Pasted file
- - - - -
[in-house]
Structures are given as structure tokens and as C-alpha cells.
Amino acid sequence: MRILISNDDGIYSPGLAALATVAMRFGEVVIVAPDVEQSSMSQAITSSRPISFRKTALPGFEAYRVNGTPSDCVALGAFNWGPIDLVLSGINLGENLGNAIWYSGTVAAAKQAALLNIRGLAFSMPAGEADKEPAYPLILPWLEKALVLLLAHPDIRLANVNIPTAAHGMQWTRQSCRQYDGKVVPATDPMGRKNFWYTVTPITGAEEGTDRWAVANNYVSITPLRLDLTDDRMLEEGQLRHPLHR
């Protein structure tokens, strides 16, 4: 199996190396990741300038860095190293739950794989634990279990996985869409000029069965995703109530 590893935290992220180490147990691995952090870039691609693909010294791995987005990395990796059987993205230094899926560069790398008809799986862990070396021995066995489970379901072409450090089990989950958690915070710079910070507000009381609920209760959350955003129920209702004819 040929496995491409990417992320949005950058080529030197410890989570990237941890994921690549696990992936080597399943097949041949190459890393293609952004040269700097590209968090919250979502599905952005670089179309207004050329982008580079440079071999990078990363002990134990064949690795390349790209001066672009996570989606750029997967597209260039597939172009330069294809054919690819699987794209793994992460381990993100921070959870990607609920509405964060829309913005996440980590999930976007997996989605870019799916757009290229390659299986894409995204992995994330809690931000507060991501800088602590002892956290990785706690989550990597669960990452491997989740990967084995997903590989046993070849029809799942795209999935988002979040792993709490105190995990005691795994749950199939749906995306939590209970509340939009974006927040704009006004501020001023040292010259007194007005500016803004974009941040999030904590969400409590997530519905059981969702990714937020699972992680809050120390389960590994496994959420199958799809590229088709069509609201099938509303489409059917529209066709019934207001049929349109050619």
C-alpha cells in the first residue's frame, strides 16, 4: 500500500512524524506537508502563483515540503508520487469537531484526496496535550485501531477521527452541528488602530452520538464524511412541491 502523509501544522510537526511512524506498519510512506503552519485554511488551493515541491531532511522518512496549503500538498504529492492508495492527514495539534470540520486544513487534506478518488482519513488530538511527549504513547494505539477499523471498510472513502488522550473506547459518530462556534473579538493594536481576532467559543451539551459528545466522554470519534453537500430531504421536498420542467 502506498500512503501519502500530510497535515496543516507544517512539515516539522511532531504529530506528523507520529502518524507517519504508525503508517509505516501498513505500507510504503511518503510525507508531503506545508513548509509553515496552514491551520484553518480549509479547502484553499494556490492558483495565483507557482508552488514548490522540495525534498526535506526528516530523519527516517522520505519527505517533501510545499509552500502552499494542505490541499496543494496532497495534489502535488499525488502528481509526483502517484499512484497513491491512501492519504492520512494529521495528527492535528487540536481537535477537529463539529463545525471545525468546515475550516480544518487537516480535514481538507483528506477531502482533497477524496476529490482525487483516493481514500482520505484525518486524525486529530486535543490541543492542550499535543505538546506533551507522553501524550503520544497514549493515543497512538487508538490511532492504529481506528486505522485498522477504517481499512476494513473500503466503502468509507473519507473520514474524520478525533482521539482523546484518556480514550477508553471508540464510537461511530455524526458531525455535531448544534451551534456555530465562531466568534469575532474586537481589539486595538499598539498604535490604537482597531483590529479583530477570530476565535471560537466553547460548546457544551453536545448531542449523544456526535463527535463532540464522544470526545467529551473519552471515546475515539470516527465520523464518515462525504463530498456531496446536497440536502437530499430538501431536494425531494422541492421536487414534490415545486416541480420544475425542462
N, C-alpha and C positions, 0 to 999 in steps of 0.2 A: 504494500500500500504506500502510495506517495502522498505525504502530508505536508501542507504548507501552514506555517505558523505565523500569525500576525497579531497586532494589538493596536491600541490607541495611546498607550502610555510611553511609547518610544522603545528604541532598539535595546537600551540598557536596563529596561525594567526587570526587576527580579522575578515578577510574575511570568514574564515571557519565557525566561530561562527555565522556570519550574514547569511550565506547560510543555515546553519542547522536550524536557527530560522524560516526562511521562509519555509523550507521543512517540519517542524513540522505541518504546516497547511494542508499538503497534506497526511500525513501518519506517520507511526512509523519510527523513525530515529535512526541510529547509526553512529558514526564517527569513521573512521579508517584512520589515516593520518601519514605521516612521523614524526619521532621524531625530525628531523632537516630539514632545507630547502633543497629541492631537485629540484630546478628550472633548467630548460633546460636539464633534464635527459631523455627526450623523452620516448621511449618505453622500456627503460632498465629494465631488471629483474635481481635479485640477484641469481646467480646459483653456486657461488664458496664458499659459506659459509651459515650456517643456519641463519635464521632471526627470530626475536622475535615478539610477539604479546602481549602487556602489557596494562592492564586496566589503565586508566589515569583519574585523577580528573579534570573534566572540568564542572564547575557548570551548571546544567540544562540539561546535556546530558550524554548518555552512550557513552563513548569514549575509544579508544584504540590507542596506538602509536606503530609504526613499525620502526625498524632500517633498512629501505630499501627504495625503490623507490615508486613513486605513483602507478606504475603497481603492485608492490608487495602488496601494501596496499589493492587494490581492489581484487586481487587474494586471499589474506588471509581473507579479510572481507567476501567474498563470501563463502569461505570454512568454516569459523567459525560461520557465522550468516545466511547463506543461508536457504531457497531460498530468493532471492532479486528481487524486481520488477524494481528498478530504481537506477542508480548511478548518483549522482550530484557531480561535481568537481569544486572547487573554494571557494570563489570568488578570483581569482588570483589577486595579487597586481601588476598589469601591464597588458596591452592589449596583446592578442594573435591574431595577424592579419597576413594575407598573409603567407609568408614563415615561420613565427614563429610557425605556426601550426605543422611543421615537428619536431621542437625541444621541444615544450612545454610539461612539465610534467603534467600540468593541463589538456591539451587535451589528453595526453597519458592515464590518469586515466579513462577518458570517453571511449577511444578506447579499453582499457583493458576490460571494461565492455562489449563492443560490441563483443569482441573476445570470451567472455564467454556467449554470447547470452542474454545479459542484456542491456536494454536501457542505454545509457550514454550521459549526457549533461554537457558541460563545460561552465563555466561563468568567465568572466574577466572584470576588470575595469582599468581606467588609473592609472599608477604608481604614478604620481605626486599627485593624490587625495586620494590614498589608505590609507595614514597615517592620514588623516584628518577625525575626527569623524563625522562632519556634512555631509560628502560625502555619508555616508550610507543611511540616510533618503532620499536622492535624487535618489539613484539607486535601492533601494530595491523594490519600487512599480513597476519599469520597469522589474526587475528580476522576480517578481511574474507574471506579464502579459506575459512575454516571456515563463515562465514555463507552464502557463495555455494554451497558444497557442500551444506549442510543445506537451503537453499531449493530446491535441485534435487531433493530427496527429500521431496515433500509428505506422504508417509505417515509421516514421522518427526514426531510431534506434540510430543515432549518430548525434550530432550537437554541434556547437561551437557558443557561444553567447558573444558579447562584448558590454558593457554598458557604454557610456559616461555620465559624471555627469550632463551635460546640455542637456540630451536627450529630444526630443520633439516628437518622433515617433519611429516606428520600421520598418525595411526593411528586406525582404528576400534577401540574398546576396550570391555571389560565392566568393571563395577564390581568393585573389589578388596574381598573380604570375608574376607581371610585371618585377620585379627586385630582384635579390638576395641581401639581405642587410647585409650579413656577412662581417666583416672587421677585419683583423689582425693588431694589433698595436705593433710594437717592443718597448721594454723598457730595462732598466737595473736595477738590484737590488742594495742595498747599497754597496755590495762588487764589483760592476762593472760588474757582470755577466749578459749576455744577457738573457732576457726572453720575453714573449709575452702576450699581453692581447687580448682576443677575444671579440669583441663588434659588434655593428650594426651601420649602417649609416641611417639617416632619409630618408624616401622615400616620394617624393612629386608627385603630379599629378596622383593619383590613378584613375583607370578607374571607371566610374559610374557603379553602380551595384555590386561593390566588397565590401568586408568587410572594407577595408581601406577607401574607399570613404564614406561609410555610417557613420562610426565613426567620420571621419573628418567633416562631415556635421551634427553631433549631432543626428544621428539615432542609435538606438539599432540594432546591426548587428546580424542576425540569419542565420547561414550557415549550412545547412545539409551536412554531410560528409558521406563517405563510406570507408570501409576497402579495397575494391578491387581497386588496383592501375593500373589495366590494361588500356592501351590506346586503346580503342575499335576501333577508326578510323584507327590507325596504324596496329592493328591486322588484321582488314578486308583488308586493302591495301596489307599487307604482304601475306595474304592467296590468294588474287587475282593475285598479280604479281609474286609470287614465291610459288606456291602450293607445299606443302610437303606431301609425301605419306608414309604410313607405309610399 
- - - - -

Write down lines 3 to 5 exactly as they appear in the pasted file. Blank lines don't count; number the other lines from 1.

Amino acid sequence: MRILISNDDGIYSPGLAALATVAMRFGEVVIVAPDVEQSSMSQAITSSRPISFRKTALPGFEAYRVNGTPSDCVALGAFNWGPIDLVLSGINLGENLGNAIWYSGTVAAAKQAALLNIRGLAFSMPAGEADKEPAYPLILPWLEKALVLLLAHPDIRLANVNIPTAAHGMQWTRQSCRQYDGKVVPATDPMGRKNFWYTVTPITGAEEGTDRWAVANNYVSITPLRLDLTDDRMLEEGQLRHPLHR
């Protein structure tokens, strides 16, 4: 199996190396990741300038860095190293739950794989634990279990996985869409000029069965995703109530 590893935290992220180490147990691995952090870039691609693909010294791995987005990395990796059987993205230094899926560069790398008809799986862990070396021995066995489970379901072409450090089990989950958690915070710079910070507000009381609920209760959350955003129920209702004819 040929496995491409990417992320949005950058080529030197410890989570990237941890994921690549696990992936080597399943097949041949190459890393293609952004040269700097590209968090919250979502599905952005670089179309207004050329982008580079440079071999990078990363002990134990064949690795390349790209001066672009996570989606750029997967597209260039597939172009330069294809054919690819699987794209793994992460381990993100921070959870990607609920509405964060829309913005996440980590999930976007997996989605870019799916757009290229390659299986894409995204992995994330809690931000507060991501800088602590002892956290990785706690989550990597669960990452491997989740990967084995997903590989046993070849029809799942795209999935988002979040792993709490105190995990005691795994749950199939749906995306939590209970509340939009974006927040704009006004501020001023040292010259007194007005500016803004974009941040999030904590969400409590997530519905059981969702990714937020699972992680809050120390389960590994496994959420199958799809590229088709069509609201099938509303489409059917529209066709019934207001049929349109050619």
C-alpha cells in the first residue's frame, strides 16, 4: 500500500512524524506537508502563483515540503508520487469537531484526496496535550485501531477521527452541528488602530452520538464524511412541491 502523509501544522510537526511512524506498519510512506503552519485554511488551493515541491531532511522518512496549503500538498504529492492508495492527514495539534470540520486544513487534506478518488482519513488530538511527549504513547494505539477499523471498510472513502488522550473506547459518530462556534473579538493594536481576532467559543451539551459528545466522554470519534453537500430531504421536498420542467 502506498500512503501519502500530510497535515496543516507544517512539515516539522511532531504529530506528523507520529502518524507517519504508525503508517509505516501498513505500507510504503511518503510525507508531503506545508513548509509553515496552514491551520484553518480549509479547502484553499494556490492558483495565483507557482508552488514548490522540495525534498526535506526528516530523519527516517522520505519527505517533501510545499509552500502552499494542505490541499496543494496532497495534489502535488499525488502528481509526483502517484499512484497513491491512501492519504492520512494529521495528527492535528487540536481537535477537529463539529463545525471545525468546515475550516480544518487537516480535514481538507483528506477531502482533497477524496476529490482525487483516493481514500482520505484525518486524525486529530486535543490541543492542550499535543505538546506533551507522553501524550503520544497514549493515543497512538487508538490511532492504529481506528486505522485498522477504517481499512476494513473500503466503502468509507473519507473520514474524520478525533482521539482523546484518556480514550477508553471508540464510537461511530455524526458531525455535531448544534451551534456555530465562531466568534469575532474586537481589539486595538499598539498604535490604537482597531483590529479583530477570530476565535471560537466553547460548546457544551453536545448531542449523544456526535463527535463532540464522544470526545467529551473519552471515546475515539470516527465520523464518515462525504463530498456531496446536497440536502437530499430538501431536494425531494422541492421536487414534490415545486416541480420544475425542462